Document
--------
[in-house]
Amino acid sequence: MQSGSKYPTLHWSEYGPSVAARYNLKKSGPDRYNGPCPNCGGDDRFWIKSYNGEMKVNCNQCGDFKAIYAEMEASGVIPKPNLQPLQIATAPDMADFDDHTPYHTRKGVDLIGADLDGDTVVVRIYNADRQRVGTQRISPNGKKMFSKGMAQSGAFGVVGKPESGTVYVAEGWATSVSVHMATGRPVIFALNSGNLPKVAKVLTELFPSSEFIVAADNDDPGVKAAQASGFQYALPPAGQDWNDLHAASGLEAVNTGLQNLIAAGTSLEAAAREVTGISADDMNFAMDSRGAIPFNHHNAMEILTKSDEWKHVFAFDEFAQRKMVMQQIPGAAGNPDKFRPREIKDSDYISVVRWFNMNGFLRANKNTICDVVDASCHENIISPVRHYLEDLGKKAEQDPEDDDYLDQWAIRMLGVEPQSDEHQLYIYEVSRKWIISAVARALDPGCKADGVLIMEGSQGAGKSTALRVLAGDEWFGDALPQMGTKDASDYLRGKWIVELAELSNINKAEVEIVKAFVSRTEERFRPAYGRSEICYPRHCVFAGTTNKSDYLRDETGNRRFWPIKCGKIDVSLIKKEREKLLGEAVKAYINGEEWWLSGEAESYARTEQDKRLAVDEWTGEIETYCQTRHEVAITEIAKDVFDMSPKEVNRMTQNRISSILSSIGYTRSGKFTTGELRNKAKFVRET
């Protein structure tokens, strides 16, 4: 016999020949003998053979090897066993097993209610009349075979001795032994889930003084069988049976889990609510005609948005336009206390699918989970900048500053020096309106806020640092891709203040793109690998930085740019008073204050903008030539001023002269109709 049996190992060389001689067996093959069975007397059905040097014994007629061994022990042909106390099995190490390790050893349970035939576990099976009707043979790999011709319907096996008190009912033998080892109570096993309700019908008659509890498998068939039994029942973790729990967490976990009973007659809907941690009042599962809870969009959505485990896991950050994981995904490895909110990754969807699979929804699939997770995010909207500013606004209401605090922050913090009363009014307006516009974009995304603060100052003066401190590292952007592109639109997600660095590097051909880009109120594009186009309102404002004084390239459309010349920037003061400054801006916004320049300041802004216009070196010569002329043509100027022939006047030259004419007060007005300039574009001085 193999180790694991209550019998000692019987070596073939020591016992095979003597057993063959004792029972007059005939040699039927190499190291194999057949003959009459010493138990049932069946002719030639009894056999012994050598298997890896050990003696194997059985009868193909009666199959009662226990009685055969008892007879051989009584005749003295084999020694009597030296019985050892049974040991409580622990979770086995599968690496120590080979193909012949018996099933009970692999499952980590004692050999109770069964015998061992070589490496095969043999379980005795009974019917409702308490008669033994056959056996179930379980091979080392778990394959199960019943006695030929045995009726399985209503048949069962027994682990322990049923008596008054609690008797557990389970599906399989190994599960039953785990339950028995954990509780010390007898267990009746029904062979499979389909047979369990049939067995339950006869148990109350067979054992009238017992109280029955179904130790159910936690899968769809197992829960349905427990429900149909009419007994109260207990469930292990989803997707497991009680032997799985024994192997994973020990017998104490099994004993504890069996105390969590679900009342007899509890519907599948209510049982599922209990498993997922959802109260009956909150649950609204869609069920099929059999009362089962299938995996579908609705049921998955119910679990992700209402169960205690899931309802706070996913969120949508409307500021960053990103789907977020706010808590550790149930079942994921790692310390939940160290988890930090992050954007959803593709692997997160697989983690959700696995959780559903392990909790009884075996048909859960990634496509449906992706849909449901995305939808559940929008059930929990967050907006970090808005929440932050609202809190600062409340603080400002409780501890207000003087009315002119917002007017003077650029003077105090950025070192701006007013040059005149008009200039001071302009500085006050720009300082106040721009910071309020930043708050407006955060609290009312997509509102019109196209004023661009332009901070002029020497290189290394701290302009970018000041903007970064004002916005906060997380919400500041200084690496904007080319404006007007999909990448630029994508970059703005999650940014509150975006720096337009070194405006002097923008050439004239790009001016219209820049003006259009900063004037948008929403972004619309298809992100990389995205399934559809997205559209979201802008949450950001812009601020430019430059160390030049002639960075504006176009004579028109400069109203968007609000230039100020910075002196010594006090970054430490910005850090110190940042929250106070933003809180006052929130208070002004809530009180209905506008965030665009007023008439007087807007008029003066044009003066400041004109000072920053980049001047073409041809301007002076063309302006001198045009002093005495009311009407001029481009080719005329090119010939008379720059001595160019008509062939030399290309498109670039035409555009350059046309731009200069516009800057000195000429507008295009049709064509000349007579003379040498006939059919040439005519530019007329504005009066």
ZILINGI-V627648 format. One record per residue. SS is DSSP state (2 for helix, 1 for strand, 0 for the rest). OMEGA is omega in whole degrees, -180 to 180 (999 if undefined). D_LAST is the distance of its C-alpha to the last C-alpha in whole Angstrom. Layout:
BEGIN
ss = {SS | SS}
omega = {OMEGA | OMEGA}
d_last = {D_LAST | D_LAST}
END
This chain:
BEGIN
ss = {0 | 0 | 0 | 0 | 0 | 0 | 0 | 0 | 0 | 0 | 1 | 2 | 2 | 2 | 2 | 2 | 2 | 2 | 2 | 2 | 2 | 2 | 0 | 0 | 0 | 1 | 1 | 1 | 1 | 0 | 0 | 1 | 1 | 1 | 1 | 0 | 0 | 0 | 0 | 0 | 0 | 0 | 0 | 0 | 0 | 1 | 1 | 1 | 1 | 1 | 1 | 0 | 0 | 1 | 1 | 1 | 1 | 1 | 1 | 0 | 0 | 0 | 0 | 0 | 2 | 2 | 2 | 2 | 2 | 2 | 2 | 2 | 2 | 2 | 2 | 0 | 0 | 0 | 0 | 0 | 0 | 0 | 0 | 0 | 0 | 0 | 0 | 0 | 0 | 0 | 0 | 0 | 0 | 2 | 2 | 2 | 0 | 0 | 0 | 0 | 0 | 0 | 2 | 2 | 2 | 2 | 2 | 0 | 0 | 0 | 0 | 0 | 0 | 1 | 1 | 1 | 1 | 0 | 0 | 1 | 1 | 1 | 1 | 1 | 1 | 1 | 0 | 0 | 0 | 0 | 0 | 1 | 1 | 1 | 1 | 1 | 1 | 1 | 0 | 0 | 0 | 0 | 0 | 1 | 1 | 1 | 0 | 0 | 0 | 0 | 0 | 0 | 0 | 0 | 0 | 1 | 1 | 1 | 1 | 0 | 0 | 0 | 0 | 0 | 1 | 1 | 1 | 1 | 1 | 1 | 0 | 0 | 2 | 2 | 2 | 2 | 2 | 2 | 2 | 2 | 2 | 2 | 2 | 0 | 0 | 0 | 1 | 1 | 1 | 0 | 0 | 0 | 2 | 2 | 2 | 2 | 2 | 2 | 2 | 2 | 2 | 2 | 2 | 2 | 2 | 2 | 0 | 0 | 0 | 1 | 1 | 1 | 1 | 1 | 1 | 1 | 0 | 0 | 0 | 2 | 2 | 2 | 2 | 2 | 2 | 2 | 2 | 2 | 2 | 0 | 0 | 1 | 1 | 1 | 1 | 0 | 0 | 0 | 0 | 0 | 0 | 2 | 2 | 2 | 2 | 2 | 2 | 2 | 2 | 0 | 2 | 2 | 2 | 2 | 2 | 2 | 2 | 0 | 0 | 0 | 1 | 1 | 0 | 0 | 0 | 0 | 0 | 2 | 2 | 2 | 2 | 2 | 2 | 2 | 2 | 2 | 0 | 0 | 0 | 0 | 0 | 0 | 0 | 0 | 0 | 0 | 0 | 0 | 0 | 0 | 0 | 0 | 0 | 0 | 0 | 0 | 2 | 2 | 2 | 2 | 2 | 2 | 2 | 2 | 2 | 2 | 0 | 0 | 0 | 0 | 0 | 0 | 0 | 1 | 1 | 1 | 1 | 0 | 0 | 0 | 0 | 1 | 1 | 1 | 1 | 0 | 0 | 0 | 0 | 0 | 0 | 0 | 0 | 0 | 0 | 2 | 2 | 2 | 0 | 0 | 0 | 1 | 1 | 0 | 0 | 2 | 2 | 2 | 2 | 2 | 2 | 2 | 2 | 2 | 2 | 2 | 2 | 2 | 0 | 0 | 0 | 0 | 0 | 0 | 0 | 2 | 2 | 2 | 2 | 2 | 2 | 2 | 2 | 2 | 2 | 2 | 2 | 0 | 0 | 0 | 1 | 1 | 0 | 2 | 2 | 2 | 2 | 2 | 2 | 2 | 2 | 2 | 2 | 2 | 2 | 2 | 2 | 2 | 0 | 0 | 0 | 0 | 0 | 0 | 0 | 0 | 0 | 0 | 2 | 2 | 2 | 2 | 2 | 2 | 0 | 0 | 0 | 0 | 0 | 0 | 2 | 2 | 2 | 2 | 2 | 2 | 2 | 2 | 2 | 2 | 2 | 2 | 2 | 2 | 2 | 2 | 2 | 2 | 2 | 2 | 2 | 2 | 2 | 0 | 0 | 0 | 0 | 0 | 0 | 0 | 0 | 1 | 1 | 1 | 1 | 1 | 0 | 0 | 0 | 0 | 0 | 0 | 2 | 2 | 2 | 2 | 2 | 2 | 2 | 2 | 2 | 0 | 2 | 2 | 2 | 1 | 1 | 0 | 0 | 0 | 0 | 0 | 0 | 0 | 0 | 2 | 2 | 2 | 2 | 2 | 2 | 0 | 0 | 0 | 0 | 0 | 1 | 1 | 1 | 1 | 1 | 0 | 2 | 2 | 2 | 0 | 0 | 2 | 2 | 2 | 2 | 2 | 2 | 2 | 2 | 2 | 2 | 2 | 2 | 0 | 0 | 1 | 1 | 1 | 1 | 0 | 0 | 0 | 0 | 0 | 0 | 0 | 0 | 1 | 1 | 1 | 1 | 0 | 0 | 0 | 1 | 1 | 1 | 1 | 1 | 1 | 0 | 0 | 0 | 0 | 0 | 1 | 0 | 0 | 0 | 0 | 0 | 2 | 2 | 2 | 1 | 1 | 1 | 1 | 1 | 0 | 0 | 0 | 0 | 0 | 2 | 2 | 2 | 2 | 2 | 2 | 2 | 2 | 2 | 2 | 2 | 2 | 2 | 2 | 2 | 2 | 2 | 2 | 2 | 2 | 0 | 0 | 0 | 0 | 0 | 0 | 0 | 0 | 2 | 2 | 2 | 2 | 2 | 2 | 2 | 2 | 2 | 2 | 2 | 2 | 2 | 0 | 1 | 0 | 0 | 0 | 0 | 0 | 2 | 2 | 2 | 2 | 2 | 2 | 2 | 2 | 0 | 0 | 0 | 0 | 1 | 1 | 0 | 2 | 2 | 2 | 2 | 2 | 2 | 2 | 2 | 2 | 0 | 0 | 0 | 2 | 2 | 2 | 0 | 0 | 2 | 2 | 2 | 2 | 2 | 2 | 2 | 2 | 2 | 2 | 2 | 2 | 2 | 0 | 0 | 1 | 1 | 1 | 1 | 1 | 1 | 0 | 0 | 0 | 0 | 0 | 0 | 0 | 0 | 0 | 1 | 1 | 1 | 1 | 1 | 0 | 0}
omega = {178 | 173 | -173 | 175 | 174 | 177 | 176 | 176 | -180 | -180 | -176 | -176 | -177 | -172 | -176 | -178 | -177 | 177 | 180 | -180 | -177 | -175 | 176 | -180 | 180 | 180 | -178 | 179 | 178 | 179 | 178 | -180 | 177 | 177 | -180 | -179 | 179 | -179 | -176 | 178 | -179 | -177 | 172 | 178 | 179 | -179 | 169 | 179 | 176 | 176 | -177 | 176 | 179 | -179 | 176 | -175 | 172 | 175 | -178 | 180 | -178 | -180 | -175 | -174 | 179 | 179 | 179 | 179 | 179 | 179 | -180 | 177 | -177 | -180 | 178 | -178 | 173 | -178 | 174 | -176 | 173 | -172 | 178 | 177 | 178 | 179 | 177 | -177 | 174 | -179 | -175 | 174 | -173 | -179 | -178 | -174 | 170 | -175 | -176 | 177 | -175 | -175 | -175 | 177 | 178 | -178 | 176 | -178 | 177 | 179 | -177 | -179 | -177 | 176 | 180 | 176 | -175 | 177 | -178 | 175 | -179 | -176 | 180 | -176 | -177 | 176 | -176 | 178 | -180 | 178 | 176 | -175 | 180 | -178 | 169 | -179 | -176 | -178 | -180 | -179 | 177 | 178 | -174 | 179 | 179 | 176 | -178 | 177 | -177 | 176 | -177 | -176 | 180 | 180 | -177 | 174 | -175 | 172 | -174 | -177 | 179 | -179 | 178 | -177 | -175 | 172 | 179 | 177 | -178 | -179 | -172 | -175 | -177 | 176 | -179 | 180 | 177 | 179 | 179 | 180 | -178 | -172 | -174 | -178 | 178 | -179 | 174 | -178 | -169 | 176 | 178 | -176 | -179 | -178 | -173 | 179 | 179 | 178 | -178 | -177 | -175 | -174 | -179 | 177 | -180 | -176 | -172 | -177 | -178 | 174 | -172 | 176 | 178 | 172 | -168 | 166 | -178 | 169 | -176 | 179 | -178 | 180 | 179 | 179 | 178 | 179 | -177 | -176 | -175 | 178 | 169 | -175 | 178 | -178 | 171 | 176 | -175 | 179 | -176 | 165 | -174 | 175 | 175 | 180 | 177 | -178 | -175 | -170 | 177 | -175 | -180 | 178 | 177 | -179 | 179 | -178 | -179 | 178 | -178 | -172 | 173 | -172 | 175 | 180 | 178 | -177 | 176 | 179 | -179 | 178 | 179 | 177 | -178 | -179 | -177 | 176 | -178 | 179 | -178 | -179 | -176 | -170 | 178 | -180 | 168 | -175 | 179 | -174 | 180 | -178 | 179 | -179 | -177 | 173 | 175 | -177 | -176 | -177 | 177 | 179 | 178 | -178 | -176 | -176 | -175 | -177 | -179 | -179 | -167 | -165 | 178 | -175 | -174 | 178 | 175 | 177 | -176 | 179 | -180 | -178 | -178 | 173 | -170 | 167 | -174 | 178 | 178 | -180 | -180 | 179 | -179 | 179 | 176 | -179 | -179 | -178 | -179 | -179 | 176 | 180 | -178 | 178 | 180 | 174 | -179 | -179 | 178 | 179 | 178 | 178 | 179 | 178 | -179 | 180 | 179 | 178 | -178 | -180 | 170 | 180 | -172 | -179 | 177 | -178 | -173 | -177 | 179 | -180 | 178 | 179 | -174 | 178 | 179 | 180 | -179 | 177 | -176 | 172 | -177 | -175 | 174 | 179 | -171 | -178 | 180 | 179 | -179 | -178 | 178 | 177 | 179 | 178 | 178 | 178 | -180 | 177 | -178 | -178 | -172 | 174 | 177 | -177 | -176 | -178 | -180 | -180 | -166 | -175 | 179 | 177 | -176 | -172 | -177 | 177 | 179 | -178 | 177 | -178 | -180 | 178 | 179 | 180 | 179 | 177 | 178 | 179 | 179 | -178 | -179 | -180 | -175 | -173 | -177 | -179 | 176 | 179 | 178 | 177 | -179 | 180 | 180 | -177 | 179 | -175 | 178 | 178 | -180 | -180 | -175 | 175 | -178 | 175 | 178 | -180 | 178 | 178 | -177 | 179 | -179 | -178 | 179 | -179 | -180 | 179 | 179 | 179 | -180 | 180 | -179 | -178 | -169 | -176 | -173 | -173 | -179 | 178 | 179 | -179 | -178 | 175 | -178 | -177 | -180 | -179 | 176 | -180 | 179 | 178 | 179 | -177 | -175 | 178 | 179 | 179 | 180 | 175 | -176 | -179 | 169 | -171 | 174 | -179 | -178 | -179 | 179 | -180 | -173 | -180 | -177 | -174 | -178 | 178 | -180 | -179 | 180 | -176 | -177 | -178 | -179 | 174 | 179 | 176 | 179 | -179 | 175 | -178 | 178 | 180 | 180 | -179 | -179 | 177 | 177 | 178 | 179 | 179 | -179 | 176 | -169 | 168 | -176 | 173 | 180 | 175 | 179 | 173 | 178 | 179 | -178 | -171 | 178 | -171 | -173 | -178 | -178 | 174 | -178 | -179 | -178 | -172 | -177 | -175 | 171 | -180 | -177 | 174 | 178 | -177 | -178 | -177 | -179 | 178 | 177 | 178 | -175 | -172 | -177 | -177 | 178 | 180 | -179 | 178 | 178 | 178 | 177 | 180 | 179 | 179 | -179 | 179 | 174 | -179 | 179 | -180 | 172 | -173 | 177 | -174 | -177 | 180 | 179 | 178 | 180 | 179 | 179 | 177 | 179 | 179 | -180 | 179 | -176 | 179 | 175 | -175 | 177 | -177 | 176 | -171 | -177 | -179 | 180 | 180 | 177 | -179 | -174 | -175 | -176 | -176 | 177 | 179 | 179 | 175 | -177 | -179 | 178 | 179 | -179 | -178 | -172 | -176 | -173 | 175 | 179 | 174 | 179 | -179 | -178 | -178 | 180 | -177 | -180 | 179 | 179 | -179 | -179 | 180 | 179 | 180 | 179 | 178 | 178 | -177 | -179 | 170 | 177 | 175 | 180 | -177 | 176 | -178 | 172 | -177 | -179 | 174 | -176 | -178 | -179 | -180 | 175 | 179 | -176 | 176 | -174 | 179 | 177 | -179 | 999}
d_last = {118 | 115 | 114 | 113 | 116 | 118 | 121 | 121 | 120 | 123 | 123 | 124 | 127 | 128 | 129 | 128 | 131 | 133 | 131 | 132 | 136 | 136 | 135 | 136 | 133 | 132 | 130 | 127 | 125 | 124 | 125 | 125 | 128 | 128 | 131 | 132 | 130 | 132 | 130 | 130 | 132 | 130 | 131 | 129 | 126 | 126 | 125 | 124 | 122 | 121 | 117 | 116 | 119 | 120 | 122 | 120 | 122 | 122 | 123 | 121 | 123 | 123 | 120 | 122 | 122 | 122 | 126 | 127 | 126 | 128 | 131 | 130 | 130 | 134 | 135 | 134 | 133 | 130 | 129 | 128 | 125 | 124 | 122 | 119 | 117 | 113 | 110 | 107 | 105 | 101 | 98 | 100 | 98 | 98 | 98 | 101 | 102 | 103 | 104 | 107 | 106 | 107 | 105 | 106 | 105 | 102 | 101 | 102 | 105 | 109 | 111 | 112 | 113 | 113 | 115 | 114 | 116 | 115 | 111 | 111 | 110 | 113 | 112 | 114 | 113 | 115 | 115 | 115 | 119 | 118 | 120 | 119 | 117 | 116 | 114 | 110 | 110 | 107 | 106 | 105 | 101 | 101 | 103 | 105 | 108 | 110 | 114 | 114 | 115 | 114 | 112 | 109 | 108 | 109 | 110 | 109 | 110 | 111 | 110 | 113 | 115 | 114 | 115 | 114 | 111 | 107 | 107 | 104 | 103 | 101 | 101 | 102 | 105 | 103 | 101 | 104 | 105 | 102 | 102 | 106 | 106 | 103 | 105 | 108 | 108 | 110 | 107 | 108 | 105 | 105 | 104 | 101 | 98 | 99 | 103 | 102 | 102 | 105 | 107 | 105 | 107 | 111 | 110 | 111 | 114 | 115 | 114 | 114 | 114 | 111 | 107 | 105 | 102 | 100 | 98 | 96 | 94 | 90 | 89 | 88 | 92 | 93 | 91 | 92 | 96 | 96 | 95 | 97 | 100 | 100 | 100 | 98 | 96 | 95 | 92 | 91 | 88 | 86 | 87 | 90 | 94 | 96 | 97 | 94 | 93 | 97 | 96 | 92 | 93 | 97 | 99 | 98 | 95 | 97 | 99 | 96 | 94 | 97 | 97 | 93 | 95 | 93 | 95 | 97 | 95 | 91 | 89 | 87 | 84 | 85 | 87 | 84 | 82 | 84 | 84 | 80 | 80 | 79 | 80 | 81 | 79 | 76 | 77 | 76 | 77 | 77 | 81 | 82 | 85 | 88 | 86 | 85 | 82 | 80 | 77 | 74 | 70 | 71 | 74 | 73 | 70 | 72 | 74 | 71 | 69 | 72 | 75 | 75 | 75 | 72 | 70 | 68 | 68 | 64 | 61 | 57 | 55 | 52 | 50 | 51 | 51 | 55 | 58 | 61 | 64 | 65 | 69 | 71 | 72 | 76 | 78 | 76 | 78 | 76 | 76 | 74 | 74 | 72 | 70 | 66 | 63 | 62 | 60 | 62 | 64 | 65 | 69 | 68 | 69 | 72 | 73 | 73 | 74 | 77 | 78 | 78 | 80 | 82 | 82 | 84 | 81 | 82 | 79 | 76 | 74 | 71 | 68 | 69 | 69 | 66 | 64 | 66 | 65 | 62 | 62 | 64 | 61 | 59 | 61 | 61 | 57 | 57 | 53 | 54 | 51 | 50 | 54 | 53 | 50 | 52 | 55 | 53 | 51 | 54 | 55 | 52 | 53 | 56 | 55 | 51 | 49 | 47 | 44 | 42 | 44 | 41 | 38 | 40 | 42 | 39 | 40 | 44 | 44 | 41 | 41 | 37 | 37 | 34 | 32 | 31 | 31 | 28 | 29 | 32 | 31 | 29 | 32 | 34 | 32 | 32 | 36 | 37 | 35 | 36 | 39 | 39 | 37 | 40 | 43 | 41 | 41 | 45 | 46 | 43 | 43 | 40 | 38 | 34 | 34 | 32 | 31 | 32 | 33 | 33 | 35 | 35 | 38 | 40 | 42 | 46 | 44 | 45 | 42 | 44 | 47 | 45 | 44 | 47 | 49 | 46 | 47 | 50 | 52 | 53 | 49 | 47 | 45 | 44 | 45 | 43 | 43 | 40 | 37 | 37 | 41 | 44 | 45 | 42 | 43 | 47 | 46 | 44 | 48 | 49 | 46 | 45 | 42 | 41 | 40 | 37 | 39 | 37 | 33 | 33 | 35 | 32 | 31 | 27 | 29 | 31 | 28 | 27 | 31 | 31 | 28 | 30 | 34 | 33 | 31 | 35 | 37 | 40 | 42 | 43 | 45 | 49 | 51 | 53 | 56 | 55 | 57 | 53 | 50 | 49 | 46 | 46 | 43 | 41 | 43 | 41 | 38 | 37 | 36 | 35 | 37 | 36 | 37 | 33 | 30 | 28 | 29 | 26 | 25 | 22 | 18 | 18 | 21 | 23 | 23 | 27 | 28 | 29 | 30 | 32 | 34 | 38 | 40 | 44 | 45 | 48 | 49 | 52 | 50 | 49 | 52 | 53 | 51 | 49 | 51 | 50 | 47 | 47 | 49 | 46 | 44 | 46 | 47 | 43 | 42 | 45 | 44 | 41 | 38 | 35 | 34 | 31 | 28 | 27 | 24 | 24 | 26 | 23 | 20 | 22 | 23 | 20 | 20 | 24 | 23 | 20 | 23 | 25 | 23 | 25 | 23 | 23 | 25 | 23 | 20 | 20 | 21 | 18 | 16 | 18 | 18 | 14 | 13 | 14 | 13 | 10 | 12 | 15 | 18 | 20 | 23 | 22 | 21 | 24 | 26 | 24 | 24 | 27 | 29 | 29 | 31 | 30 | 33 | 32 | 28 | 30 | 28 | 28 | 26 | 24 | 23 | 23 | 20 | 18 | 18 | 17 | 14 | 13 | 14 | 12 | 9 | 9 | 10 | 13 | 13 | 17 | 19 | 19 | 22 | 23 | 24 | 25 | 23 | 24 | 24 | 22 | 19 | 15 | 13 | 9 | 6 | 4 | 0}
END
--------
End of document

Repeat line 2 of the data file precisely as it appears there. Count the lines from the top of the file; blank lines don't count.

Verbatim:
Amino acid sequence: MQSGSKYPTLHWSEYGPSVAARYNLKKSGPDRYNGPCPNCGGDDRFWIKSYNGEMKVNCNQCGDFKAIYAEMEASGVIPKPNLQPLQIATAPDMADFDDHTPYHTRKGVDLIGADLDGDTVVVRIYNADRQRVGTQRISPNGKKMFSKGMAQSGAFGVVGKPESGTVYVAEGWATSVSVHMATGRPVIFALNSGNLPKVAKVLTELFPSSEFIVAADNDDPGVKAAQASGFQYALPPAGQDWNDLHAASGLEAVNTGLQNLIAAGTSLEAAAREVTGISADDMNFAMDSRGAIPFNHHNAMEILTKSDEWKHVFAFDEFAQRKMVMQQIPGAAGNPDKFRPREIKDSDYISVVRWFNMNGFLRANKNTICDVVDASCHENIISPVRHYLEDLGKKAEQDPEDDDYLDQWAIRMLGVEPQSDEHQLYIYEVSRKWIISAVARALDPGCKADGVLIMEGSQGAGKSTALRVLAGDEWFGDALPQMGTKDASDYLRGKWIVELAELSNINKAEVEIVKAFVSRTEERFRPAYGRSEICYPRHCVFAGTTNKSDYLRDETGNRRFWPIKCGKIDVSLIKKEREKLLGEAVKAYINGEEWWLSGEAESYARTEQDKRLAVDEWTGEIETYCQTRHEVAITEIAKDVFDMSPKEVNRMTQNRISSILSSIGYTRSGKFTTGELRNKAKFVRET